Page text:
Paging Dr. Ben Dover


Here’s a tip for everyone: get health insurance.


I mean it.

I should have had insurance at the end of 2004. Between an agent who was impossible to get hold of and a company who couldn’t seem to get my records from my doctor’s office in a timely manner (they claimed they never got them, the doctor’s office says their records show they were in fact sent), the policy that I had signed up for was vacated. Naturally, while we were trying to figure out what was going on and trying to find alternate coverage, so as not to deal with the Agent From Hell (AFH), I was diagnosed with cancer.

Ha, ha, say the corporate overlords who run the insurance companies. No insurance for you! Pre-existing condition! Neener, neener.

No one actually said that, of course, because as soon as the biopsies came back, I knew I was going to foot the bills and I didn’t have the patience to listen to anything like that.

I’ve not yet received a bill from the hospital, but apparently while I was completely out of it the first day, a very nice lady from the financial office stopped in and had a chat with my mom. She also brought along the printout from the first day’s festivities: about $15,000. That would be for the surgical stuff, staff, room, whatever drugs they pumped into me, and so on. I’m sure the following days weren’t billed at that particular rate, but we’re still waiting for their accounting to catch up.

My ENT’s office called me, and then sent a nice letter with his total: just shy of $8,000.

And some of the others:
PET scan: $4,000.
CAT scan: $2,000.
Radiation oncologist: $5,000.
Medical oncologist: $5,193.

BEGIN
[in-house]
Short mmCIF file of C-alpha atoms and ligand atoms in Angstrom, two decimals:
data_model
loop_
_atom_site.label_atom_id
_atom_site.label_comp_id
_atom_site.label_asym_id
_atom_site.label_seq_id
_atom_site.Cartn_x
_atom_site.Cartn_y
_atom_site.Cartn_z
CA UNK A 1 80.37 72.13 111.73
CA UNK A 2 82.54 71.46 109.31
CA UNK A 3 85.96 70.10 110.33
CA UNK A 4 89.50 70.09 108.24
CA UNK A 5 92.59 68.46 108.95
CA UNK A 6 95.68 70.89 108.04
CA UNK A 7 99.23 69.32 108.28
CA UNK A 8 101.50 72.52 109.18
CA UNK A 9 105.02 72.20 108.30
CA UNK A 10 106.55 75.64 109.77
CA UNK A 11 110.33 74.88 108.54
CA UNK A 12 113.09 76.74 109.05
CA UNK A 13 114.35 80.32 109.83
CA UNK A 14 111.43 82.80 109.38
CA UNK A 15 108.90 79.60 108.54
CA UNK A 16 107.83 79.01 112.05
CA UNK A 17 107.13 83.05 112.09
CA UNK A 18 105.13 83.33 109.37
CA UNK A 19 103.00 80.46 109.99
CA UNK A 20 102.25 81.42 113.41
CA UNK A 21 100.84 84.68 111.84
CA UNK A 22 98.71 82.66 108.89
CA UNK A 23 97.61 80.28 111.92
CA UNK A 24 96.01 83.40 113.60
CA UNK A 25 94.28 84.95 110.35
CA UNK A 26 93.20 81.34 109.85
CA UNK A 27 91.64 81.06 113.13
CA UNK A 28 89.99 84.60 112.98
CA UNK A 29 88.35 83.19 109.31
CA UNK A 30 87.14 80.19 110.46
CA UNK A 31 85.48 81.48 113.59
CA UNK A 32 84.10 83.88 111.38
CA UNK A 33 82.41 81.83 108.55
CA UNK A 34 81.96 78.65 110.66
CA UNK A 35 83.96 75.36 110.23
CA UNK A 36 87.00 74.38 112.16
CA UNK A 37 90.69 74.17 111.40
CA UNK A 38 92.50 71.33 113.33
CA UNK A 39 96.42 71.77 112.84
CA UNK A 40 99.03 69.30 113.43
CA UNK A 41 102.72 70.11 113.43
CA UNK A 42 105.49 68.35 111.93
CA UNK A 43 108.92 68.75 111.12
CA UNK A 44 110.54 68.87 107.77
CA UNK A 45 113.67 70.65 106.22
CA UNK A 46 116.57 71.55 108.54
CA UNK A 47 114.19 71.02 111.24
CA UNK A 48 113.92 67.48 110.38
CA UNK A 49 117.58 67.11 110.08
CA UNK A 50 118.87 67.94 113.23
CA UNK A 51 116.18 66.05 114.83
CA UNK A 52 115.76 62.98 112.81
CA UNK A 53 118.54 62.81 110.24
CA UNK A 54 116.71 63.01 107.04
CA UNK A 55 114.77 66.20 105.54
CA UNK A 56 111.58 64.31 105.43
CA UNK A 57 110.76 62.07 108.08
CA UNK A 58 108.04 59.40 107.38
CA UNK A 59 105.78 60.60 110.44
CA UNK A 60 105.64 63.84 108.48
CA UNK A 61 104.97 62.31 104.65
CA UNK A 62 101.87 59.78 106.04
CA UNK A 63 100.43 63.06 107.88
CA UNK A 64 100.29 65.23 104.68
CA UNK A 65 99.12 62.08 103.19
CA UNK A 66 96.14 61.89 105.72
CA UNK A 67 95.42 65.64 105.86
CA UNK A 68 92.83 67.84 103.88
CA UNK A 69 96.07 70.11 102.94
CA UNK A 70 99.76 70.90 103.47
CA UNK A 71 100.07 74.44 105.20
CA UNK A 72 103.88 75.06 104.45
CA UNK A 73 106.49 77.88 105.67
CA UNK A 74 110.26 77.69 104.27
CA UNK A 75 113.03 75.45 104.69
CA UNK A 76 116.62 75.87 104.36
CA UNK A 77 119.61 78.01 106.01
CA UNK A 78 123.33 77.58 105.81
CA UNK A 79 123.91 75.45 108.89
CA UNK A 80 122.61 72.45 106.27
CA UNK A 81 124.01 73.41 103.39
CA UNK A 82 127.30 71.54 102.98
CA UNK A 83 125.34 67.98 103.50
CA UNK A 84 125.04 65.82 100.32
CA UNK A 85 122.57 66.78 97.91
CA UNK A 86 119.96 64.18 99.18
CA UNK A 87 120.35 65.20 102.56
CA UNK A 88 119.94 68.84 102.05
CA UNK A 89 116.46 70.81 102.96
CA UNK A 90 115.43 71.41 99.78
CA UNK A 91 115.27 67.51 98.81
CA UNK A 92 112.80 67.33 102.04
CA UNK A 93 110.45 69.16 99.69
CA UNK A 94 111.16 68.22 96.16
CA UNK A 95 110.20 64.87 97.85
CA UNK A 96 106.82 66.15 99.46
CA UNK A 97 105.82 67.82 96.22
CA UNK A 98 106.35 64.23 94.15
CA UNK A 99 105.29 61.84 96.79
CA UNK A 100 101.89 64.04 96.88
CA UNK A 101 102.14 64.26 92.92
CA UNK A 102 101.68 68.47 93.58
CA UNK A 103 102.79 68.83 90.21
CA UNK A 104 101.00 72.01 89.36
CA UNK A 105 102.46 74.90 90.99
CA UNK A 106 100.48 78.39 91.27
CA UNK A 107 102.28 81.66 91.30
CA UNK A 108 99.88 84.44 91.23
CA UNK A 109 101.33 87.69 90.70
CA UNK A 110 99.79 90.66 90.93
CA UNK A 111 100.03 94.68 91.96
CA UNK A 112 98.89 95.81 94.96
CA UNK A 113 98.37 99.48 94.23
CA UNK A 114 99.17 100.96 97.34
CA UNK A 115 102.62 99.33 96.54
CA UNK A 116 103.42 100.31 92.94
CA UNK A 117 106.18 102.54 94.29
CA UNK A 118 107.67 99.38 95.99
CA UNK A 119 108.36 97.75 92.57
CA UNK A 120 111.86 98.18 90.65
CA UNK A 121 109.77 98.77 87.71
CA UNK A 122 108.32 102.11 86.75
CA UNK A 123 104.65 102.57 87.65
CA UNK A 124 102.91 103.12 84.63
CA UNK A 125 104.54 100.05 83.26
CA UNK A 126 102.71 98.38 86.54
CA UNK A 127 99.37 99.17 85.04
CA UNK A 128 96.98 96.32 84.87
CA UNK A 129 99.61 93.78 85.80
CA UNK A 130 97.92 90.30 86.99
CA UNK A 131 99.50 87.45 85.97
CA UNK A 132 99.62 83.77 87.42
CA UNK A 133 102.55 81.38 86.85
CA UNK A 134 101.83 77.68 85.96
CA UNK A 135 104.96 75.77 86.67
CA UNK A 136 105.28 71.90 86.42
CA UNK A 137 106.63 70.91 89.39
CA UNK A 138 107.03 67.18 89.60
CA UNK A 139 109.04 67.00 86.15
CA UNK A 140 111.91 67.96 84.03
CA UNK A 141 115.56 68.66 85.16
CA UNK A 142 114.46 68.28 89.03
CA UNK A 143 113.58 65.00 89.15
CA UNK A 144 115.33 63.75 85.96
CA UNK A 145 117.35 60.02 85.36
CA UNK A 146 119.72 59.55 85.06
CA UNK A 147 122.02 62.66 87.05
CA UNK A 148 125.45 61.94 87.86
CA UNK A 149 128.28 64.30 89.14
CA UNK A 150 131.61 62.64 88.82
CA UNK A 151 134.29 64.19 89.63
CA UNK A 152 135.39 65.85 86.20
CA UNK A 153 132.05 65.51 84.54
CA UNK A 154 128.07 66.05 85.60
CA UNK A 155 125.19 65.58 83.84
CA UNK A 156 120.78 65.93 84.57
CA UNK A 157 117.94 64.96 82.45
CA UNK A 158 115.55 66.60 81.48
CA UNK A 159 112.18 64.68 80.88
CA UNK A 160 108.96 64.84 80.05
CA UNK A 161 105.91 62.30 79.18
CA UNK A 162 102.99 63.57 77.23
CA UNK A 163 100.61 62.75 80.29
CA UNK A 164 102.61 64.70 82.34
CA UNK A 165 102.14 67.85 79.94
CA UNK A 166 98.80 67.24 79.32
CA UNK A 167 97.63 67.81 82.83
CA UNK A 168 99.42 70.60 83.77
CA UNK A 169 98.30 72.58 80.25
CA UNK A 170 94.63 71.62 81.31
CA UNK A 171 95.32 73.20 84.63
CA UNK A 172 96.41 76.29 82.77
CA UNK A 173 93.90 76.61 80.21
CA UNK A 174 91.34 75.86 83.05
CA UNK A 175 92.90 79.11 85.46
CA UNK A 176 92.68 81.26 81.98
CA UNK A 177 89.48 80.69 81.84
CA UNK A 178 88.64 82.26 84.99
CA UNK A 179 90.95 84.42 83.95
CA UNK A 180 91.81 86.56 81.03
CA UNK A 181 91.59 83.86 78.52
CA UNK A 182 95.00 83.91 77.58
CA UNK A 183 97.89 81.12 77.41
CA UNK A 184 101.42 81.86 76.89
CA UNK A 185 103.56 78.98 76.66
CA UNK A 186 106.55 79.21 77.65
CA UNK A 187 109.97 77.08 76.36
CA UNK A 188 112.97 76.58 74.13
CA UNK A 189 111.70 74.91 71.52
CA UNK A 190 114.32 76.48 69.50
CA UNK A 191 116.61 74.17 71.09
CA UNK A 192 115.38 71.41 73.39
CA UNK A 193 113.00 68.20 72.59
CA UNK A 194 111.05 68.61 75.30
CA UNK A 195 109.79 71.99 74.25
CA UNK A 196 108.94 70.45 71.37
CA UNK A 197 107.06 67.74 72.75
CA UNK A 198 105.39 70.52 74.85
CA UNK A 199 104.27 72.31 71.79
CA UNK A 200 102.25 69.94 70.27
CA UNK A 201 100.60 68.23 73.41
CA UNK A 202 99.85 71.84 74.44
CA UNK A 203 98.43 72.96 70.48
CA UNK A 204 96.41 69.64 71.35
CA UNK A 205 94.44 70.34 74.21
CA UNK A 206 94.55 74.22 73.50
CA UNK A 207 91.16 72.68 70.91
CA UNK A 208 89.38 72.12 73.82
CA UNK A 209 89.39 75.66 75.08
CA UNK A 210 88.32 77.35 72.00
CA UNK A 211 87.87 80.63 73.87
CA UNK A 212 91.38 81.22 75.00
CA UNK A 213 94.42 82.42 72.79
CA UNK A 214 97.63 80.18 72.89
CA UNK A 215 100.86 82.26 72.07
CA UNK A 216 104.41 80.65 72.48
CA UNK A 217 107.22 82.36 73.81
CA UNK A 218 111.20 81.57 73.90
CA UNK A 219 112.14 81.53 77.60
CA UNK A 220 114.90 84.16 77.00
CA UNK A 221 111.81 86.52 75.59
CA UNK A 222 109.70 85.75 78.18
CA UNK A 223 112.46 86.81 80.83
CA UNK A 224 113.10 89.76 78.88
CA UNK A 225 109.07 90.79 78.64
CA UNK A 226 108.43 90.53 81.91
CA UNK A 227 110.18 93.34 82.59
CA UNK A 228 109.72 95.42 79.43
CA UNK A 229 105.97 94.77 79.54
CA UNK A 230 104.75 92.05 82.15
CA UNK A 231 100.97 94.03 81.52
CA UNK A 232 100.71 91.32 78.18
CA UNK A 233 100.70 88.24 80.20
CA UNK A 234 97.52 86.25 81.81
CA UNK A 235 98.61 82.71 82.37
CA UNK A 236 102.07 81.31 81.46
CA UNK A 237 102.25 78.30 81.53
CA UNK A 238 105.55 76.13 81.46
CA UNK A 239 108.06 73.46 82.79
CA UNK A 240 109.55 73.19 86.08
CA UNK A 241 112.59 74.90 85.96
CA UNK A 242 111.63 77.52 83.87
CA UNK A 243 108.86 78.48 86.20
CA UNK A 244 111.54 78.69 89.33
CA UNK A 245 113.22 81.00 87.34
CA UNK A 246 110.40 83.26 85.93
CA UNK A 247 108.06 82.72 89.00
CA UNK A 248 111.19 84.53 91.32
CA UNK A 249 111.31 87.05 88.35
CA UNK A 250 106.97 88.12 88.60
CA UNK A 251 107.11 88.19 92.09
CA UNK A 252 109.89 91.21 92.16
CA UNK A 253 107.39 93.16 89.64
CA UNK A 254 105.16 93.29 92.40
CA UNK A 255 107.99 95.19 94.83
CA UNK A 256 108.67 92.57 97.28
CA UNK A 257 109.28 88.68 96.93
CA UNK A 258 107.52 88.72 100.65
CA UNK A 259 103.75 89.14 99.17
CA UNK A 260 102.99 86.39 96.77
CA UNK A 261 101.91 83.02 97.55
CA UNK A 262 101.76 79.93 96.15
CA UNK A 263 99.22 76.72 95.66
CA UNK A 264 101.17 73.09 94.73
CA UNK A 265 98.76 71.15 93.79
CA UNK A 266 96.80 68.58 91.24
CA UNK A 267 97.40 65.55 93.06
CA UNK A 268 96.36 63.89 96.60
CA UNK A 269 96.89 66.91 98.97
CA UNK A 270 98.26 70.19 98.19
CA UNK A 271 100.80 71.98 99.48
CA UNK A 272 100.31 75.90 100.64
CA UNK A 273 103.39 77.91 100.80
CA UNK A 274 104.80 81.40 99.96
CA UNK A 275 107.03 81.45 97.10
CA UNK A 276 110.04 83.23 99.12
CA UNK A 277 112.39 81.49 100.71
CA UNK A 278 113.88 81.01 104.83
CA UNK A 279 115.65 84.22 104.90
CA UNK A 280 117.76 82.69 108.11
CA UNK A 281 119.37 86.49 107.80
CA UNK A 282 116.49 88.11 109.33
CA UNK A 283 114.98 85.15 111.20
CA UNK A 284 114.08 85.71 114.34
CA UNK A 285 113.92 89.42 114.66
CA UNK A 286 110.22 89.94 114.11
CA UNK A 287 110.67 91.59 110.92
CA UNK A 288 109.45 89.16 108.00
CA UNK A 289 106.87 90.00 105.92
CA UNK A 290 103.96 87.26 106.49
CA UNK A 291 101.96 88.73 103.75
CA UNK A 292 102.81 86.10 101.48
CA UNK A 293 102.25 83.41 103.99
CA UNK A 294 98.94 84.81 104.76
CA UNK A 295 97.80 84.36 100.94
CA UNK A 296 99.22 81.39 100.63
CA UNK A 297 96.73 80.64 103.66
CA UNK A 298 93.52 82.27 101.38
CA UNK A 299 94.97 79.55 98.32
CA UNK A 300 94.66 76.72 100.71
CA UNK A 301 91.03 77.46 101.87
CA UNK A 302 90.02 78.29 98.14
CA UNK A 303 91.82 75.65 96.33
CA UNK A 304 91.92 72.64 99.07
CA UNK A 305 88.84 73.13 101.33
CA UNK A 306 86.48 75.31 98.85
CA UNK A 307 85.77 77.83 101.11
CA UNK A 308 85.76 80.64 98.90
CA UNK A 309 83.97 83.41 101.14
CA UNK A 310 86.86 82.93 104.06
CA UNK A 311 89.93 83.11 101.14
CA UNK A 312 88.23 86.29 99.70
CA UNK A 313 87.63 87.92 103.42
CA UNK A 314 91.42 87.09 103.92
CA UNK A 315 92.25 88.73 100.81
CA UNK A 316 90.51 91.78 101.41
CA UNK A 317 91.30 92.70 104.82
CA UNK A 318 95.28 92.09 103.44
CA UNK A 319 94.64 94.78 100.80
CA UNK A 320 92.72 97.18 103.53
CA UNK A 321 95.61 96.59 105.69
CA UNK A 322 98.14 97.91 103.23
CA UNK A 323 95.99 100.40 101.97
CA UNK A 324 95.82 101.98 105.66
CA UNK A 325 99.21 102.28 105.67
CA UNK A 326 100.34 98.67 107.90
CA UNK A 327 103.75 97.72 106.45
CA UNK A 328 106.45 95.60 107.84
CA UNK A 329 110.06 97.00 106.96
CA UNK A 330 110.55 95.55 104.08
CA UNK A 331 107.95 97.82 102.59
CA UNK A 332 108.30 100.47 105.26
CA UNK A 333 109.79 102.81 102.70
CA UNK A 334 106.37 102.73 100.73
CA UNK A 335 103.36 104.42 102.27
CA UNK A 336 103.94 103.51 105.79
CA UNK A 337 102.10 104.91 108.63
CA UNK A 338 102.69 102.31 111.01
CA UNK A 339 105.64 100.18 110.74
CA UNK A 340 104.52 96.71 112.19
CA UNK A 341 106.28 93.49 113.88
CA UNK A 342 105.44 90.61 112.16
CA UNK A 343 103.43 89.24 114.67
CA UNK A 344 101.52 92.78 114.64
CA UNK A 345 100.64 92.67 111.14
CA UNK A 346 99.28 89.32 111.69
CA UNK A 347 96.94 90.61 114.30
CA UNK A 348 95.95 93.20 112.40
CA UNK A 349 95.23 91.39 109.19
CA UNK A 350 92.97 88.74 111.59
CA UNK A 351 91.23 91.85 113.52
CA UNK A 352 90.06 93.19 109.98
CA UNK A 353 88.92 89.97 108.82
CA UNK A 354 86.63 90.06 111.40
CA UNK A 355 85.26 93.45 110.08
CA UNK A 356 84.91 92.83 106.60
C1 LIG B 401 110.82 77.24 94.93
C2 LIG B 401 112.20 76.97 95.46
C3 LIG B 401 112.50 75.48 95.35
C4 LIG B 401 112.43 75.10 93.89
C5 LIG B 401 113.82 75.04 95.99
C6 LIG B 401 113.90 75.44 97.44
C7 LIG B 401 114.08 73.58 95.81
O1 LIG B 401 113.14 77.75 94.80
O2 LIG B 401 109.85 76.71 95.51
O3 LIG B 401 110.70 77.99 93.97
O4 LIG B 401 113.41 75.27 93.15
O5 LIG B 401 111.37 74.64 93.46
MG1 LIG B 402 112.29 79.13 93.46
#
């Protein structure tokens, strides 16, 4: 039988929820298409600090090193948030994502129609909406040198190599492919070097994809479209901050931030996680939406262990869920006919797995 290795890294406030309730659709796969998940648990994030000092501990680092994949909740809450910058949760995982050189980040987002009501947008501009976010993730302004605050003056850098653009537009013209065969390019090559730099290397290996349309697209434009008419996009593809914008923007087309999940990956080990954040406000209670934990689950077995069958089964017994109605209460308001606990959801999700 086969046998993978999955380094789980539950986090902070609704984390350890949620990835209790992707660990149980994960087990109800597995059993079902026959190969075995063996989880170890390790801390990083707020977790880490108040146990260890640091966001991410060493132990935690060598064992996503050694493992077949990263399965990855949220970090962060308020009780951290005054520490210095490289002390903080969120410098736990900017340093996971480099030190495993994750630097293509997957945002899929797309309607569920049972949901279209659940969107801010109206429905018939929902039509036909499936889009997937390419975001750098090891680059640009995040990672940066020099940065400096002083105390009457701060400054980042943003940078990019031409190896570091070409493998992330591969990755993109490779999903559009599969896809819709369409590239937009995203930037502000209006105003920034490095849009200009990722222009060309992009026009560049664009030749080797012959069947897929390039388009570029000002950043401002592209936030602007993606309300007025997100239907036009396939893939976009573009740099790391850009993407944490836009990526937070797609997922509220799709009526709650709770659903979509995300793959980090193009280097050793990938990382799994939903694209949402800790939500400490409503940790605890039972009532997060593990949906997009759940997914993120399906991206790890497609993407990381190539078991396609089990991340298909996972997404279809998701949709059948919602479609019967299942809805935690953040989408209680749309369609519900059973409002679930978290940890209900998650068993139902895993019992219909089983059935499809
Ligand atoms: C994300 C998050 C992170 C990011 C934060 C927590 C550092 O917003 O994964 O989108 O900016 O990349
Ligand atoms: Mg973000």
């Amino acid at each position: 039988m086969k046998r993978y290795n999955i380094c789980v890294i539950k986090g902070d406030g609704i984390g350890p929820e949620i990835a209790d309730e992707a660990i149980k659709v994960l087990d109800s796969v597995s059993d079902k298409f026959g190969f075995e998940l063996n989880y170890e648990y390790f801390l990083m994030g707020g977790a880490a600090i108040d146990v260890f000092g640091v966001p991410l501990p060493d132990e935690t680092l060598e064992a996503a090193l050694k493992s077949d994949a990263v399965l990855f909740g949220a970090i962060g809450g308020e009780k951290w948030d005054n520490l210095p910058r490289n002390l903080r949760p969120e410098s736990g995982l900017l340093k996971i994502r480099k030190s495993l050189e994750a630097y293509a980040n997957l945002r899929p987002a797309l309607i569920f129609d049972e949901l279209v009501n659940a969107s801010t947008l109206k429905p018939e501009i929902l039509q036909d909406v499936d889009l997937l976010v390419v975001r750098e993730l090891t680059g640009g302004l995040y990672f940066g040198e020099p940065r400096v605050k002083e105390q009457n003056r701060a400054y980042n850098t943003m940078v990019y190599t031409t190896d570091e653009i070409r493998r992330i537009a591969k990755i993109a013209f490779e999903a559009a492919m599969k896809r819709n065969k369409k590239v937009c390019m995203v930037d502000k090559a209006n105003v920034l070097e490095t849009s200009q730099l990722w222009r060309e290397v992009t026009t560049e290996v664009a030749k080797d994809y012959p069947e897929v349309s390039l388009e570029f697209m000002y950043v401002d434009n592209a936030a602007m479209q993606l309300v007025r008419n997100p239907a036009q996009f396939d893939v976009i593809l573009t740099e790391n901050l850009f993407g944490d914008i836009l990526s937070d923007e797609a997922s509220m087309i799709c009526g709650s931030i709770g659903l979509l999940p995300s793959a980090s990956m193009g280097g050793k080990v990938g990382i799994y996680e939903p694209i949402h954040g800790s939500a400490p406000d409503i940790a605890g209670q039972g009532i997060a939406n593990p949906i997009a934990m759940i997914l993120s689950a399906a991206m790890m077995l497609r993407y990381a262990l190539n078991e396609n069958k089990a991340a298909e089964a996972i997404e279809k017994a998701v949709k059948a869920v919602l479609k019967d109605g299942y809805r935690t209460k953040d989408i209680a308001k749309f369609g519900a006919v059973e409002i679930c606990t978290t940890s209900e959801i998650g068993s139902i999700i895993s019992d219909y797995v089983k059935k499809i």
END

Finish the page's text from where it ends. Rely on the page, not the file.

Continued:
Radiologists: $600.
Pathologists: $300 .

There’s more, but you get the idea. I have to say, though, that everyone we’ve dealt with has just been great. The first medical oncologist the radiation folks tried to get me into wouldn’t even take self-pay patients. The second one did, and as an added bonus, the doctor agreed to shave 50% off the total bill, which is why that’s such an exact number up there. They also wanted half up front, either by credit card or cashier’s check, because as the nice woman in his office said (and not in an offensive way, of course), they’d been burned by people not paying or bouncing checks or what have you. I told her I understood perfectly, since I run a business too, and I would happily give them what they asked for in return for their generosity. This is not to say that it’s possible for me to do this for all of these fine people, but hey, I’m alive, and they’re all very understanding that it’s going to take some time to get them what they have due.

If you have the opportunity, do yourself a favor and get health insurance coverage, even if it’s catastrophic insurance at a minimum. If you never need it, more power to you. That’s the best possible scenario you could get. If you do need it, you’ll be happy you had it.